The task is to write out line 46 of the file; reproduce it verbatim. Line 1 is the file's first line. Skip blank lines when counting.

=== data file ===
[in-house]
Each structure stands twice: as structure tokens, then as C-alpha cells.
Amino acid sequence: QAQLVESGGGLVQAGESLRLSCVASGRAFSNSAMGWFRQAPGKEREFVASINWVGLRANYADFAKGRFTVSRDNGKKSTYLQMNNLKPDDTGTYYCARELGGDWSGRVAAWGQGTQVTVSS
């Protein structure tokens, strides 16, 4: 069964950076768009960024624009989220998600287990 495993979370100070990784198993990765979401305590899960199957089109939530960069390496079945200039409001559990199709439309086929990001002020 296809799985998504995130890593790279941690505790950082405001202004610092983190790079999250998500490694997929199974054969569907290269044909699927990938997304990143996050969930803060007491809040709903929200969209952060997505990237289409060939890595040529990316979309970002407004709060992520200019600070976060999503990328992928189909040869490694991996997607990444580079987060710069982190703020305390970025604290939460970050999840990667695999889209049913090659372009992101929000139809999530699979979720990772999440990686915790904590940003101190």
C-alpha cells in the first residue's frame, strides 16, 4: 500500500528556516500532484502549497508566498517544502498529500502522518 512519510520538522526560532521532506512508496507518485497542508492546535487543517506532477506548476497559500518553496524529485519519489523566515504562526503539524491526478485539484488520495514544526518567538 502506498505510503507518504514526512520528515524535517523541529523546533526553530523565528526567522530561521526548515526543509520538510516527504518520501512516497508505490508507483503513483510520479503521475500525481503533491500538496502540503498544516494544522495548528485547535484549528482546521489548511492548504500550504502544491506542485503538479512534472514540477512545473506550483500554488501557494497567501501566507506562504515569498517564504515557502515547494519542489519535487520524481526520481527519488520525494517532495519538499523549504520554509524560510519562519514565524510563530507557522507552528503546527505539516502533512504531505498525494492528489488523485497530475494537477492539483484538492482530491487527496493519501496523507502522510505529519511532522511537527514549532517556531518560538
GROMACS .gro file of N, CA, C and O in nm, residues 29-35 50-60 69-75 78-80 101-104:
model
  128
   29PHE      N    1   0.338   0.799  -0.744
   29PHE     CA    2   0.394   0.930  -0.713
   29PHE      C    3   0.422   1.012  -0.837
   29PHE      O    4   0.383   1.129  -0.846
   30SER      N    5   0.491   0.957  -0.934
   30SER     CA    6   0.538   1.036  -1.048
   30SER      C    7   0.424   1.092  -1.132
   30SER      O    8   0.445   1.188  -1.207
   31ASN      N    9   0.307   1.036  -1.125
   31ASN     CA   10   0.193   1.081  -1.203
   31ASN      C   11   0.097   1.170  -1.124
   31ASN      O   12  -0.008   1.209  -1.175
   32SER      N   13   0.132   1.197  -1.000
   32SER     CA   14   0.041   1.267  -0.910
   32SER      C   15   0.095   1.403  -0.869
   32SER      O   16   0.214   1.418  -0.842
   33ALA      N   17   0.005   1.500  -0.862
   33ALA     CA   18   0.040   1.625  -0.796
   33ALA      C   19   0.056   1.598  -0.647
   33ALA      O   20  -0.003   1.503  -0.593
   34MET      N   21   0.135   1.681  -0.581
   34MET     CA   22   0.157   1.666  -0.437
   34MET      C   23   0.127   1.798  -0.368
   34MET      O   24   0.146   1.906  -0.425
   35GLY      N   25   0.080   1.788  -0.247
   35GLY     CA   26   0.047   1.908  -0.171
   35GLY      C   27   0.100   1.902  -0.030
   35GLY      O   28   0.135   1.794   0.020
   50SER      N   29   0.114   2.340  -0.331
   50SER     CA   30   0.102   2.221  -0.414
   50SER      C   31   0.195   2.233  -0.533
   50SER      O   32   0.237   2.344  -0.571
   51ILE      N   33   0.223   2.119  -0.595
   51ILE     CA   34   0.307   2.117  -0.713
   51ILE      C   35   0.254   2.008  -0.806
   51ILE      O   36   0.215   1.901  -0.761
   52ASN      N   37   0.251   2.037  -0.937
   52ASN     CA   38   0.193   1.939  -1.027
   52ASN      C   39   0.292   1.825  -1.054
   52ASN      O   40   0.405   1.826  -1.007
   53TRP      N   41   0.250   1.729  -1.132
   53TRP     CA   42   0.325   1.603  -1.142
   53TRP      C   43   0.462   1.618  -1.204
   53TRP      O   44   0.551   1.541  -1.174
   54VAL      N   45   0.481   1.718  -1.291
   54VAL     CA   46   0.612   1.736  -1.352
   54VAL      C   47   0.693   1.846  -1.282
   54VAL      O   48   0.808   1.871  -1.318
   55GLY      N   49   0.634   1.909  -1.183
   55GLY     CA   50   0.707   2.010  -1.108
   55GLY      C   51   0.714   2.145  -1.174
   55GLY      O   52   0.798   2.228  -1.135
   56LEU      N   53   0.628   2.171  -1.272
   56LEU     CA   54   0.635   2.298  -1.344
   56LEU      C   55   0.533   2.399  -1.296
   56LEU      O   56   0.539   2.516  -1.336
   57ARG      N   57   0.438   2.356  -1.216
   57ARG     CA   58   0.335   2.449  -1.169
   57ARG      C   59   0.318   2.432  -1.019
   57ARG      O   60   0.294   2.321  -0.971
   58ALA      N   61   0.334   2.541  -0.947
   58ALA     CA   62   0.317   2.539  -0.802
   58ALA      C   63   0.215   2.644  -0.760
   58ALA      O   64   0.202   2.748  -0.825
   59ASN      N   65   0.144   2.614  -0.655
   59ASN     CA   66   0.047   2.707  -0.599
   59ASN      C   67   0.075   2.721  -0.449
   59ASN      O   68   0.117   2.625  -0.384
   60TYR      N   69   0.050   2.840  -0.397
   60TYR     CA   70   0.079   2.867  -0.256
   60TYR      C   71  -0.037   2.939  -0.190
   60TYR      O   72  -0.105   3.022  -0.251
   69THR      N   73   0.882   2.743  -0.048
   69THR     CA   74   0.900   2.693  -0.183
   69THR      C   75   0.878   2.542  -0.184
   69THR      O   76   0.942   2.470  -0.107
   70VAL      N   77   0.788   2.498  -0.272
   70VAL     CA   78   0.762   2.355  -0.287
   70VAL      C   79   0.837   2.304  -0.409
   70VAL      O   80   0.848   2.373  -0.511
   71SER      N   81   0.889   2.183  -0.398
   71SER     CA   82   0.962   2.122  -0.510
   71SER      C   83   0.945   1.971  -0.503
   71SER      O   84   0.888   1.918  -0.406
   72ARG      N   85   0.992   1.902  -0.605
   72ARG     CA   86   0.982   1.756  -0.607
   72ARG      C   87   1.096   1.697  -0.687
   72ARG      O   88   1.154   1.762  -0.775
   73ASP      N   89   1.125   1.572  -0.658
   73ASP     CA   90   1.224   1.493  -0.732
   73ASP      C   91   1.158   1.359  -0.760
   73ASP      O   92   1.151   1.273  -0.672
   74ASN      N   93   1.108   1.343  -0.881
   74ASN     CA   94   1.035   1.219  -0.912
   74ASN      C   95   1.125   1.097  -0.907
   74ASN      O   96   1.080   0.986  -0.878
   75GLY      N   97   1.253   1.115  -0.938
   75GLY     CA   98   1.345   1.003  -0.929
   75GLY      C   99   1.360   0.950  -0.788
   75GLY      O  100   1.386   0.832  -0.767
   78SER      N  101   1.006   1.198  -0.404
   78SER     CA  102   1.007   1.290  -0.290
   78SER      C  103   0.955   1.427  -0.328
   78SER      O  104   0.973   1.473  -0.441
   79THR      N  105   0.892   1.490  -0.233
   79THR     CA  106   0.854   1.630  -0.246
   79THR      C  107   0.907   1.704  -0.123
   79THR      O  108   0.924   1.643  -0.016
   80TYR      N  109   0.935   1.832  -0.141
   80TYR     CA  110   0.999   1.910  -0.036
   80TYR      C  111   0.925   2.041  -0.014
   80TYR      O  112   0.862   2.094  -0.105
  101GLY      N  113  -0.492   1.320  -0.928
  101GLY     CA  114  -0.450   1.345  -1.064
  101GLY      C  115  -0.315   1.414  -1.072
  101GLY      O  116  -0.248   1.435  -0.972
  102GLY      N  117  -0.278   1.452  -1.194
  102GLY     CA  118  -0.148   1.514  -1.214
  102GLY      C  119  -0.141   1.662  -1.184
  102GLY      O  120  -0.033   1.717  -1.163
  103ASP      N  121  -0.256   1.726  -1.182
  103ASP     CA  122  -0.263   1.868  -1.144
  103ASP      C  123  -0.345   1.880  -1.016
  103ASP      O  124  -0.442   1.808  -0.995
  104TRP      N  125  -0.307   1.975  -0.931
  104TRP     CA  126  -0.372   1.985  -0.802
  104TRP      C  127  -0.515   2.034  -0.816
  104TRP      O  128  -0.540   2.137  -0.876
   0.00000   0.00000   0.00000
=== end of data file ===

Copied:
   52ASN     CA   38   0.193   1.939  -1.027